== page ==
How Things Will Go: Genre and Infrastructure in the Environmental Humanities (ASAP/13)
Genre and infrastructure are both structuring forms that shape how things will go. Generic narrative worlds shape emplotment, likely or unlikely events, types of characters, in/appropriate actions, and readerly expectations; genre organizes both narrative elements and the relations between them by creating frames and edges through which to interpret the world. Likewise, infrastructures organize things and the relations between them, whether by enabling or blocking the movement of people and objects. They constrain or facilitate uses and perceptions. This seminar will consider the affordances of genre for infrastructure and of infrastructure for genre, asking how these structuring forms are being taken up in the environmental humanities.
We seek papers that explore infrastructure's own generic capacities, the ways in which built forms and their materials produce specific generic effects and social uses, or the ways in which infrastructures make generic interpretations available to social practice. In turn we are interested in the way generic properties, such as genre’s compositional dimension (Bakhtin), its historical embeddedness, family resemblances, horizons of expectation (Jauss), affective contracts (Berlant), or its categorizing edges, typical plots, and dominant tropes, shape our encounters with and uses of infrastructure. Can we think of genre as the infrastructure of infrastructure or consider infrastructure as the materialization of generic expectations and perceptions? We hope these questions will ultimately dialogue with the ways in which infrastructure and genre are bound up in environmental and political struggles, such as those for resource access, political visibility and collective action, space to live, aspirations for justice and citizenship, historical change, or imaginings of environmental futures.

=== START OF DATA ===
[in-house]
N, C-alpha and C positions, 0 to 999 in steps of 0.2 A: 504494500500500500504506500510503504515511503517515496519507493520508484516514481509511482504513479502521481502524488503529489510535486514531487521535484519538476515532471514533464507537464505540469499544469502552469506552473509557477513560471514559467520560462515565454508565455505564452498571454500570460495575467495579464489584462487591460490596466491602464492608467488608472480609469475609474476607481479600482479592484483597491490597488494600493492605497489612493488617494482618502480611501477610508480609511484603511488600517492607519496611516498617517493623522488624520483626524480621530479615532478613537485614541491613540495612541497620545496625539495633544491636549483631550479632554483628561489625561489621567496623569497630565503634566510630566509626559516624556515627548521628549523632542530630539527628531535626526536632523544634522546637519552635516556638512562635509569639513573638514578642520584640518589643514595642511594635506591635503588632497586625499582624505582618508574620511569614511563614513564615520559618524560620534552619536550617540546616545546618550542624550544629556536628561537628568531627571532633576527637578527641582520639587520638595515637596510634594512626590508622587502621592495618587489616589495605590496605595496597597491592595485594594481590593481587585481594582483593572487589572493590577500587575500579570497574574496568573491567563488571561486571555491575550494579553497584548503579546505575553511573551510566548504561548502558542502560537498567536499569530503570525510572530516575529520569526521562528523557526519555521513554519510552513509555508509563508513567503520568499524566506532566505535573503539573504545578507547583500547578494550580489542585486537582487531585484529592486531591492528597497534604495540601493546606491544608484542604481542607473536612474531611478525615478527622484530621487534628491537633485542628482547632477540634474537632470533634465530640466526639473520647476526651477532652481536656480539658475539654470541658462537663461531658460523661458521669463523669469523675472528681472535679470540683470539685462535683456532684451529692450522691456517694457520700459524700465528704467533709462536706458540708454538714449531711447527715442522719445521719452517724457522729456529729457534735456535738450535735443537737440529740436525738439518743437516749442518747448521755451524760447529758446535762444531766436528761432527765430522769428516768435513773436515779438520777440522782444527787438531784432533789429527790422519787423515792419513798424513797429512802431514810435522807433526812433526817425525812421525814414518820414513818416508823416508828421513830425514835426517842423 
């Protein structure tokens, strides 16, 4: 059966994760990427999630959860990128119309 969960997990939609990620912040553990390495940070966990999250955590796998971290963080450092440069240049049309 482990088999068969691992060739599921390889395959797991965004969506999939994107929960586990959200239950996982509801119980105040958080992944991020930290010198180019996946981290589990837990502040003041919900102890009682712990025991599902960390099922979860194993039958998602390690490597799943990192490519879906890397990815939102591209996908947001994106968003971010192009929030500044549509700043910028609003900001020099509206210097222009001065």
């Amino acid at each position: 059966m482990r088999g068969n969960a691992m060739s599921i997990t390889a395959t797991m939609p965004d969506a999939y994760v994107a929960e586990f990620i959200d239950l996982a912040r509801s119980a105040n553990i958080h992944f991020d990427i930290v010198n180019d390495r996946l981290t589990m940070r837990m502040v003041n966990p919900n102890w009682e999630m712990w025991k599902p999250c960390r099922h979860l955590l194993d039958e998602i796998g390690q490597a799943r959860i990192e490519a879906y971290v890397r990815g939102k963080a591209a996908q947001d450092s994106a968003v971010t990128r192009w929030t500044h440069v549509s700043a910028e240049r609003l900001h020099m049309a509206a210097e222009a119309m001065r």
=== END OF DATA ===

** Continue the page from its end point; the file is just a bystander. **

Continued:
Papers may consider genre theory and history generally, particular genres and their capacities, and infrastructures as systems or specific objects.
The session will likely include pre-circulated papers or a roundtable. We will stress lively discussion and conversation over traditional presentations. Please send abstracts of 300 words and a brief biography to Rebecca S. Oh (firstname.lastname@example.org) by 5 February, 2022.